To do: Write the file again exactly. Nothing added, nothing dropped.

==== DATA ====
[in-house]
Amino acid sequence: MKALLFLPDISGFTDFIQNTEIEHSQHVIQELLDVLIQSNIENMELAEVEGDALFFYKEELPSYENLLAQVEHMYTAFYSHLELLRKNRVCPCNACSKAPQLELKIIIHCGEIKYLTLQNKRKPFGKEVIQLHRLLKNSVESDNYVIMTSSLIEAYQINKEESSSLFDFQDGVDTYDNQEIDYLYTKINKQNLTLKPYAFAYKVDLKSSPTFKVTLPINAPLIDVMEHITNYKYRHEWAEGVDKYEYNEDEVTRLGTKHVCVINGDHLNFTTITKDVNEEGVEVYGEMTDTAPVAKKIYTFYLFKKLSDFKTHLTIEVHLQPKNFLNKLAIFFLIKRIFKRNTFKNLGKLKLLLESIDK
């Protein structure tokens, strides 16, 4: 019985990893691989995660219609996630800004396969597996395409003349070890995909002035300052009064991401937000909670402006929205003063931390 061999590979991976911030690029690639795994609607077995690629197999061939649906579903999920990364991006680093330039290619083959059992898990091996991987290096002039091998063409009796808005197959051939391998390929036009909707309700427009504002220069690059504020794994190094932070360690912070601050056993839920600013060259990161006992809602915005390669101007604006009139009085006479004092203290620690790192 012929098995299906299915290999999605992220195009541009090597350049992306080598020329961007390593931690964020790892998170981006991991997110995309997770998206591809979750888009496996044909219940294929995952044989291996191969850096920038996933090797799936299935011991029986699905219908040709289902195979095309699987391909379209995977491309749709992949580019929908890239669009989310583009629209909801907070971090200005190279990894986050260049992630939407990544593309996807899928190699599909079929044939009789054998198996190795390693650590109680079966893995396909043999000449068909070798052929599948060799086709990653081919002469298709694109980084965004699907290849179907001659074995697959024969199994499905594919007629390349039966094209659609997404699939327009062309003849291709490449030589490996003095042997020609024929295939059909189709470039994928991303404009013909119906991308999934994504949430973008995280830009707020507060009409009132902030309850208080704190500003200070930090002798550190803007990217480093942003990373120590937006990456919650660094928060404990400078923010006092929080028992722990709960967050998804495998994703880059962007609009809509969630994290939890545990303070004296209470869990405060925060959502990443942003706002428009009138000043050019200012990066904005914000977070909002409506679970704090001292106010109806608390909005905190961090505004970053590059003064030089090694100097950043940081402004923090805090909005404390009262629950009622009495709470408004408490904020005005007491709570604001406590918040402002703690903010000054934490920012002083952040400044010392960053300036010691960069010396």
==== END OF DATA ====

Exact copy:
[in-house]
Amino acid sequence: MKALLFLPDISGFTDFIQNTEIEHSQHVIQELLDVLIQSNIENMELAEVEGDALFFYKEELPSYENLLAQVEHMYTAFYSHLELLRKNRVCPCNACSKAPQLELKIIIHCGEIKYLTLQNKRKPFGKEVIQLHRLLKNSVESDNYVIMTSSLIEAYQINKEESSSLFDFQDGVDTYDNQEIDYLYTKINKQNLTLKPYAFAYKVDLKSSPTFKVTLPINAPLIDVMEHITNYKYRHEWAEGVDKYEYNEDEVTRLGTKHVCVINGDHLNFTTITKDVNEEGVEVYGEMTDTAPVAKKIYTFYLFKKLSDFKTHLTIEVHLQPKNFLNKLAIFFLIKRIFKRNTFKNLGKLKLLLESIDK
């Protein structure tokens, strides 16, 4: 019985990893691989995660219609996630800004396969597996395409003349070890995909002035300052009064991401937000909670402006929205003063931390 061999590979991976911030690029690639795994609607077995690629197999061939649906579903999920990364991006680093330039290619083959059992898990091996991987290096002039091998063409009796808005197959051939391998390929036009909707309700427009504002220069690059504020794994190094932070360690912070601050056993839920600013060259990161006992809602915005390669101007604006009139009085006479004092203290620690790192 012929098995299906299915290999999605992220195009541009090597350049992306080598020329961007390593931690964020790892998170981006991991997110995309997770998206591809979750888009496996044909219940294929995952044989291996191969850096920038996933090797799936299935011991029986699905219908040709289902195979095309699987391909379209995977491309749709992949580019929908890239669009989310583009629209909801907070971090200005190279990894986050260049992630939407990544593309996807899928190699599909079929044939009789054998198996190795390693650590109680079966893995396909043999000449068909070798052929599948060799086709990653081919002469298709694109980084965004699907290849179907001659074995697959024969199994499905594919007629390349039966094209659609997404699939327009062309003849291709490449030589490996003095042997020609024929295939059909189709470039994928991303404009013909119906991308999934994504949430973008995280830009707020507060009409009132902030309850208080704190500003200070930090002798550190803007990217480093942003990373120590937006990456919650660094928060404990400078923010006092929080028992722990709960967050998804495998994703880059962007609009809509969630994290939890545990303070004296209470869990405060925060959502990443942003706002428009009138000043050019200012990066904005914000977070909002409506679970704090001292106010109806608390909005905190961090505004970053590059003064030089090694100097950043940081402004923090805090909005404390009262629950009622009495709470408004408490904020005005007491709570604001406590918040402002703690903010000054934490920012002083952040400044010392960053300036010691960069010396």